The wine itself is a deep, black red. The nose has notes of black licorice, raspberry, cherry, oak resin, and an undercurrent of vanilla. The palate’s texture is soft and supple with medium tannins supporting dense flavors of tart black cherry, rich plum, tobacco and a healthy dose of spicy, resinous oak. The lingering finish is rich with tart, dark fruit. All in all, this is a big wine that deftly blends rich fruit flavors with tart ones and has a strong current of oaky flavors running through it.
On the label, Eric Baugher (vice president-winemaking) writes this note about the vintage:
“A severe winter ended In early February, leaving the vines short of water by late August. Moderate summer weather ripened the small crop during the first three weeks of October. Color and tannins extracted rapidly from the small berries. Parcels that make up the Estate Cabernet consistently produce wines that are more accessible and elegantly structured than those dedicated to the Monte Bello. Typically, we reduce pump-overs and press early, balancing tannins to fruit.”
White wines from the Jura are truly something special. In the oceans of wine out there, the emphasis of this strikes home with me more each time that I taste one. Unfortunately, that remains a relatively rare experience, as finding these wines is difficult. In 2006, the Art Of Eating featured Jura wines in a fascinating in-depth article. This was the first time I’d heard of them, and at the time finding them was all but impossible. But slowly, and I believe partly as a result of the interest sparked by this article among a small group of wine drinkers, certain shops in Boston began carrying more of them. Even Vin Jaune could be found if you were especially fortunate.
Of late, I’ve found that these wines are harder to find, which is a real shame because they can be so utterly fascinating. Wines from this region simply aren’t like wines made anywhere else in the world, and the best of them are truly sublime. Of course, I’m speaking here largely of the whites, which are the Jura’s calling card. The reds, made largely from Pinot Noir, Poulsard, Trousseau are nowhere near as impressive, often light in body and flavor. But the whites can be amazing.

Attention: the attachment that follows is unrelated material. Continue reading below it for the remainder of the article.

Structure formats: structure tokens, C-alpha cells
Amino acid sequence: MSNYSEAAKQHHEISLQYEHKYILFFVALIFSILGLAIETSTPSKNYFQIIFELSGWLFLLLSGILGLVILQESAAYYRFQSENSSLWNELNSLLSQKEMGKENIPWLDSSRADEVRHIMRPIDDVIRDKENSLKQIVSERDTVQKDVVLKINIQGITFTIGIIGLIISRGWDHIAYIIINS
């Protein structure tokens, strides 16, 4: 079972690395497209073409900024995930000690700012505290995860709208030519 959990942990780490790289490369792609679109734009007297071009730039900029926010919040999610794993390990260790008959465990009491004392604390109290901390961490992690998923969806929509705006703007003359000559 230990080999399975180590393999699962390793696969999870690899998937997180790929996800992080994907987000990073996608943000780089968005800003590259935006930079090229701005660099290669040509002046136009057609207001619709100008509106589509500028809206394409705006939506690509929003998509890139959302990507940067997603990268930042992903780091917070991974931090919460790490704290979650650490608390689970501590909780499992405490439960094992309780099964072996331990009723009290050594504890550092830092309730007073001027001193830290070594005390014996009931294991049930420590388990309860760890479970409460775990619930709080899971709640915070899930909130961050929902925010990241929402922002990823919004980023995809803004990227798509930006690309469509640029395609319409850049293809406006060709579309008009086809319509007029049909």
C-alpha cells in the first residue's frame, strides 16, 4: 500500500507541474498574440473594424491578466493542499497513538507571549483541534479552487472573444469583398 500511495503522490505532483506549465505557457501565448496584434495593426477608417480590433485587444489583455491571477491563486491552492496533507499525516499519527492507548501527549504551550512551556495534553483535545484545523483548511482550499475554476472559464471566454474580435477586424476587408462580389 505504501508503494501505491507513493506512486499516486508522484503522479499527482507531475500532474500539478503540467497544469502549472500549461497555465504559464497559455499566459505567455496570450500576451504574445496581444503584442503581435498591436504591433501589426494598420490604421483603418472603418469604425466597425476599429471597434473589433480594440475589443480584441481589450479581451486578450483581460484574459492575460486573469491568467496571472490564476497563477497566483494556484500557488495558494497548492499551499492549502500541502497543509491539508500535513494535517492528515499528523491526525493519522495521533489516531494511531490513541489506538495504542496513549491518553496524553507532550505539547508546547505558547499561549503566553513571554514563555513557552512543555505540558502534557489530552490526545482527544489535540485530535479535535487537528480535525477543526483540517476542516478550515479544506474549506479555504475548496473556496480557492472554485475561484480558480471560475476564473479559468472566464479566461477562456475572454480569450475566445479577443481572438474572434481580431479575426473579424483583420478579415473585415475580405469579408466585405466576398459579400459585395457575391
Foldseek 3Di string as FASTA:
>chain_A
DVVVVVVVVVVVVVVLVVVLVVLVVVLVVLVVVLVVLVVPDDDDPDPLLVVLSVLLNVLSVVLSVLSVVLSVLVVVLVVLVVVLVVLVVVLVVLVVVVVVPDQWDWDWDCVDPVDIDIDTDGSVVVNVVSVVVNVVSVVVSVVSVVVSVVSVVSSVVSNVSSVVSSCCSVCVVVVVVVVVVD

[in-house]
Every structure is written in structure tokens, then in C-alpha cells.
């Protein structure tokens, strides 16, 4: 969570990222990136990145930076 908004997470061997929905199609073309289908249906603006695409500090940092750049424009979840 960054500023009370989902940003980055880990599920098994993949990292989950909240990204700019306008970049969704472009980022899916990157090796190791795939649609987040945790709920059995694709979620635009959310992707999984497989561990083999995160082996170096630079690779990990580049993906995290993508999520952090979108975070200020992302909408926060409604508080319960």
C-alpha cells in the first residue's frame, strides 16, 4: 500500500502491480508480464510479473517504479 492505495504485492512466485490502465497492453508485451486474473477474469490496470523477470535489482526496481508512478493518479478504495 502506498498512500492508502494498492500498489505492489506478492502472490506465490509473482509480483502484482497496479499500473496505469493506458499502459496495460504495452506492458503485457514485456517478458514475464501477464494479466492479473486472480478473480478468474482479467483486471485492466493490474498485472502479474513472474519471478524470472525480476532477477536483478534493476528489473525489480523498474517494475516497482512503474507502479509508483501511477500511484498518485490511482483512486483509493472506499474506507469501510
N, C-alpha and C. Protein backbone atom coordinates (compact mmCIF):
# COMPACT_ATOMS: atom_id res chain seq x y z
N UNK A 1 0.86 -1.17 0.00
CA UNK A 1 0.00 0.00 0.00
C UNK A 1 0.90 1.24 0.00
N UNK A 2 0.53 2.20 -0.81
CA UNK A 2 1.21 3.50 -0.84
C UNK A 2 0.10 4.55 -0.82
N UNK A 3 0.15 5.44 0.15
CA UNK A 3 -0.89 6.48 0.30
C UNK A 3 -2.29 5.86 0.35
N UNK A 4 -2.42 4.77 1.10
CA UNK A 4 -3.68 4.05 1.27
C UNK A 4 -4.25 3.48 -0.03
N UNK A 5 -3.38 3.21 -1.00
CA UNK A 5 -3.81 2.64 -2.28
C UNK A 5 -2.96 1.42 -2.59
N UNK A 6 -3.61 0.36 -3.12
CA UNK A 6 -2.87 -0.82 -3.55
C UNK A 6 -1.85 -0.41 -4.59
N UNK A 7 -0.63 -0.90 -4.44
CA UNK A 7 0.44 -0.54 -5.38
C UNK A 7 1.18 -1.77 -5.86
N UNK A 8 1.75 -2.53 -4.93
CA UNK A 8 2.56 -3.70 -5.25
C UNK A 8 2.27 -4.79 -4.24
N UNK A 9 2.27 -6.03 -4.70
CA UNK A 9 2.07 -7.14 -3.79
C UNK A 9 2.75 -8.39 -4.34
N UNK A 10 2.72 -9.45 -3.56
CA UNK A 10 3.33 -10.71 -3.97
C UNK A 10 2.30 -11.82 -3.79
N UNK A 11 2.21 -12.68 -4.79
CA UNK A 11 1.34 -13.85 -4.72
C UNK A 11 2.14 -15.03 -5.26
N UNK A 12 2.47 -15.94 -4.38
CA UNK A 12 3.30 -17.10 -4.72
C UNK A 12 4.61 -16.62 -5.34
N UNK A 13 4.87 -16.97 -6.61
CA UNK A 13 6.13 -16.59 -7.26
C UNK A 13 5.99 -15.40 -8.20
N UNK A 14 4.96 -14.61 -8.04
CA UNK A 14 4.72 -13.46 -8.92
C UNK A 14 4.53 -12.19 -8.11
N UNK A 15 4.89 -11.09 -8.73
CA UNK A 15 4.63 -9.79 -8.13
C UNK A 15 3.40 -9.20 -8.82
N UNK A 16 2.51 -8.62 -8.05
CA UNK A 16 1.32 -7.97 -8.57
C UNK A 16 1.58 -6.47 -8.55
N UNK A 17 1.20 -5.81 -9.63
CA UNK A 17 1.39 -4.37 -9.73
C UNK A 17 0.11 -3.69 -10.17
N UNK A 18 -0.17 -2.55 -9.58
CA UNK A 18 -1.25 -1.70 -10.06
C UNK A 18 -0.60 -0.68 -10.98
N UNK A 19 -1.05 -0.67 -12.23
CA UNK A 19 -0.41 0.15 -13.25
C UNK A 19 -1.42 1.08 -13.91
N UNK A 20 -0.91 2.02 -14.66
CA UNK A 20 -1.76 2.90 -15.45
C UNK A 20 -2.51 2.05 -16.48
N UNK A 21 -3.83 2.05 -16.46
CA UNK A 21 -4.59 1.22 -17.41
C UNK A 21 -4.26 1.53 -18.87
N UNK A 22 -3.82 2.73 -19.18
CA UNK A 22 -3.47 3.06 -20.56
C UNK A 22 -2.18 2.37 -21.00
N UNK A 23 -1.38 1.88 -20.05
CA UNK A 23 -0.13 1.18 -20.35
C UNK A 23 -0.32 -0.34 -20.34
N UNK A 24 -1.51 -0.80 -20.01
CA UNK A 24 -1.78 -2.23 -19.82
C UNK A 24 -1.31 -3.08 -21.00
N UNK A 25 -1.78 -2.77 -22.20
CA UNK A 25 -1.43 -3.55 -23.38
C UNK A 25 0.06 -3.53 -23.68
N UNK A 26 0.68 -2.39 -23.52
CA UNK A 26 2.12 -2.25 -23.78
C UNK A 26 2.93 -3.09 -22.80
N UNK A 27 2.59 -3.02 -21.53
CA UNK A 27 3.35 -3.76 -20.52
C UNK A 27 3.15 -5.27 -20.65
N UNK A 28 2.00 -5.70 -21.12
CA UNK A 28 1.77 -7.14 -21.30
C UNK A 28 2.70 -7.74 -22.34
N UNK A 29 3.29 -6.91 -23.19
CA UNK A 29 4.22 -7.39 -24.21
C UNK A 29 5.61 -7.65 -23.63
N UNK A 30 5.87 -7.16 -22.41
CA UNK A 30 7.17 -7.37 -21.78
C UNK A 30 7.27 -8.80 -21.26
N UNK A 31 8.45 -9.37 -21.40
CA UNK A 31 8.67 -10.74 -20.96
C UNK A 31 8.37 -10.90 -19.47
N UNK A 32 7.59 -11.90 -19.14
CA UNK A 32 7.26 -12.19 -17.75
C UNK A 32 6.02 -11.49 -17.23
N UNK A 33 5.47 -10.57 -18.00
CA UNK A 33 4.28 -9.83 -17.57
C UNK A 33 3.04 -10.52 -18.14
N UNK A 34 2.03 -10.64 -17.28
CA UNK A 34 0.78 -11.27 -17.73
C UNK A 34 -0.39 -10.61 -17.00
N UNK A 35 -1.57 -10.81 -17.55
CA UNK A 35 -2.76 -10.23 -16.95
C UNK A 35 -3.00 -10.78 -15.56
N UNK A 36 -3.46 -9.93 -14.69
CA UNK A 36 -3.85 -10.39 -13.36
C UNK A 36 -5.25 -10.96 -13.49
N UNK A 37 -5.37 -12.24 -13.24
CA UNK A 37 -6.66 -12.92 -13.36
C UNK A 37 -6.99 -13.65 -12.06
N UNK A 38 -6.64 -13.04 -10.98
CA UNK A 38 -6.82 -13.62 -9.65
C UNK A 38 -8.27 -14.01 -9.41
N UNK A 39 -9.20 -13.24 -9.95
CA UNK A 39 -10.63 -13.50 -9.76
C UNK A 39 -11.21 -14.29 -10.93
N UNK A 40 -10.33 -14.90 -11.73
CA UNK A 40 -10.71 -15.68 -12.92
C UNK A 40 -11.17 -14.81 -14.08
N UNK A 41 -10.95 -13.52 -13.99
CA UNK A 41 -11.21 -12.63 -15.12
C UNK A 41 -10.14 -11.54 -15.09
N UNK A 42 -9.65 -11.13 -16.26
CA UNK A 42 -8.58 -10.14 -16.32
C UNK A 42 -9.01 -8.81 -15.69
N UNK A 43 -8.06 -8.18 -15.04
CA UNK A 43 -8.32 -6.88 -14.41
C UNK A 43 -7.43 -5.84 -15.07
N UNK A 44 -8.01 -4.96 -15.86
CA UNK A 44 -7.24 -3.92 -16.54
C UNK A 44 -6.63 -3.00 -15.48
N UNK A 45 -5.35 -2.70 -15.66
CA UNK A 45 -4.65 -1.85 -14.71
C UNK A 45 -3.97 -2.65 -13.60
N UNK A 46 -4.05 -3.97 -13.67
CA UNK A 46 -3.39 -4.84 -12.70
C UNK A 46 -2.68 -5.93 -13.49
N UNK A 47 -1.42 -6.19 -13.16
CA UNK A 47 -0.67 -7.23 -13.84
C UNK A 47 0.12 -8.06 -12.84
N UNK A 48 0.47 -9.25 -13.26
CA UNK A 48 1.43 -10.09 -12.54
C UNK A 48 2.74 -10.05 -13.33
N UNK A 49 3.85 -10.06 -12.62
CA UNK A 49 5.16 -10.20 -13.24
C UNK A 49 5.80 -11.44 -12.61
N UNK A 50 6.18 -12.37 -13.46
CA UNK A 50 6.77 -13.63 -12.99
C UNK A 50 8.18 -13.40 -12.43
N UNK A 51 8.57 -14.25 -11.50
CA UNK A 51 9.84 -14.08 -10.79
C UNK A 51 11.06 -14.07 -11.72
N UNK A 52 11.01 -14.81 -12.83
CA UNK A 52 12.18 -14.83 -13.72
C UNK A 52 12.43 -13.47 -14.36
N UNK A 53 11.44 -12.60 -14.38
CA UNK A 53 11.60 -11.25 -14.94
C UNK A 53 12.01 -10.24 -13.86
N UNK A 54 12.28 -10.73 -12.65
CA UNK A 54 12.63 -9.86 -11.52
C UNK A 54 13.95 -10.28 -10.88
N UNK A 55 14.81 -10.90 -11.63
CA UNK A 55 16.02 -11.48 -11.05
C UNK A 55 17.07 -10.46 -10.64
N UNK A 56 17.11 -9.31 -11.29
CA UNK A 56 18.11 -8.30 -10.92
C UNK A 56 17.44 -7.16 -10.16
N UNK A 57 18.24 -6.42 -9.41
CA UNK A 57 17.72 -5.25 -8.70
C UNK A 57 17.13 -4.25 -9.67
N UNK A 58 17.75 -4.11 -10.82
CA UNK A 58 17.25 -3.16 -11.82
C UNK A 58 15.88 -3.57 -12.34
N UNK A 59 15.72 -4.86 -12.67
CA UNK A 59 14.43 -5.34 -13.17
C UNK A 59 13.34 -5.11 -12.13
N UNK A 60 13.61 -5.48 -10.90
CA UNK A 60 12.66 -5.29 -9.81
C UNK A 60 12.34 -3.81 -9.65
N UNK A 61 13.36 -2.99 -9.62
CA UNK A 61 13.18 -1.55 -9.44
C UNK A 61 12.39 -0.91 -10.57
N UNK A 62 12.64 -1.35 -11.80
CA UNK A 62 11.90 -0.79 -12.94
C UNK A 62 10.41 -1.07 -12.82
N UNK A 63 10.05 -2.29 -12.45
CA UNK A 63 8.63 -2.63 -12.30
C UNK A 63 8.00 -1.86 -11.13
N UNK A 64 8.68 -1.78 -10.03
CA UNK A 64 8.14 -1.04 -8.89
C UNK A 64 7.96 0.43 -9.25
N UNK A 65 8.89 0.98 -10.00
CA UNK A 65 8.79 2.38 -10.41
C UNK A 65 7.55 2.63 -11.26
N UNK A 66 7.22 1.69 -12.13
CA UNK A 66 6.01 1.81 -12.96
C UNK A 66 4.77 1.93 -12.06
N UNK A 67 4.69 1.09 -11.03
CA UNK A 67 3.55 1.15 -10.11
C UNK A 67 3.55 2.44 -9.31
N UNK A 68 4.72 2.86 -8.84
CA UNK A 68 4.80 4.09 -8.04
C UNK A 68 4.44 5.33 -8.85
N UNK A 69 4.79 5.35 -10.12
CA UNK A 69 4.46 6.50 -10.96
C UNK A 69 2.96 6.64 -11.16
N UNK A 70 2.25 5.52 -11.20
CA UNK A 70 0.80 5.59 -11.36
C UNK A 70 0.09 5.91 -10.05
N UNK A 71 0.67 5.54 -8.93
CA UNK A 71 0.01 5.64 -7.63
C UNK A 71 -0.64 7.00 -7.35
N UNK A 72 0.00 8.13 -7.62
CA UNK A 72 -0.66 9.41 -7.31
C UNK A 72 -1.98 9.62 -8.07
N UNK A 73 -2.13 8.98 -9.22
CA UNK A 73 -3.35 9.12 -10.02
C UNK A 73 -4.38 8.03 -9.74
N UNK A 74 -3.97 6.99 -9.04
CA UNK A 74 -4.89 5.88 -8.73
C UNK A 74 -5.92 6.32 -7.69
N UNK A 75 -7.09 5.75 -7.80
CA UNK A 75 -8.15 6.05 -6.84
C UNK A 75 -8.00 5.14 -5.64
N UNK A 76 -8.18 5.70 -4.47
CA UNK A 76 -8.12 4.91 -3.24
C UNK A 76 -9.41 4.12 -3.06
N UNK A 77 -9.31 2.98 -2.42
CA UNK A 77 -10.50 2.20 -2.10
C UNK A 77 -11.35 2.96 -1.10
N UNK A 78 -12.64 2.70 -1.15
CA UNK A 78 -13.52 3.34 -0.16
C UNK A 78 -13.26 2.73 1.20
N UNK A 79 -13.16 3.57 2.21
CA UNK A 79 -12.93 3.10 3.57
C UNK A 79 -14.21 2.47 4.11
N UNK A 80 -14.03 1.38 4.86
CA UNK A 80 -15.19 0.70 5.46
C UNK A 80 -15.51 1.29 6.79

Vin Jaune is the white that the Jura is most famous for, but many of their other white wines, typically made from Chardonnay or Savagnin, can be very delicious and feature many of the same qualities that Vin Jaune does. This all owes to how these wines are produced. The combination of the Savagnin grape (unique to the Jura) and their method of aging wines sous-voile (also unique to the Jura) produces white wines like no other.
The production of Vin Jaune requires the use of 100% Savagnin and aging the wines in barrel for at least 6 years, during which time the barrel is never topped up, allowing it to develop a thin film of yeast on the surface of the wine. The result is that the wine oxidizes very slowly during those 6 years, developing the characteristic flavors of walnut, butter, coffee, honey, apple, and cocoa.
Other whites from the Jura do not have such requirements. Yet, nonetheless many are made in a similar fashion, often both using the Savagnin grape and aging sous-voile. The distinction between these and Vin Jaune would be the duration of aging, which is closer to 1-2 years.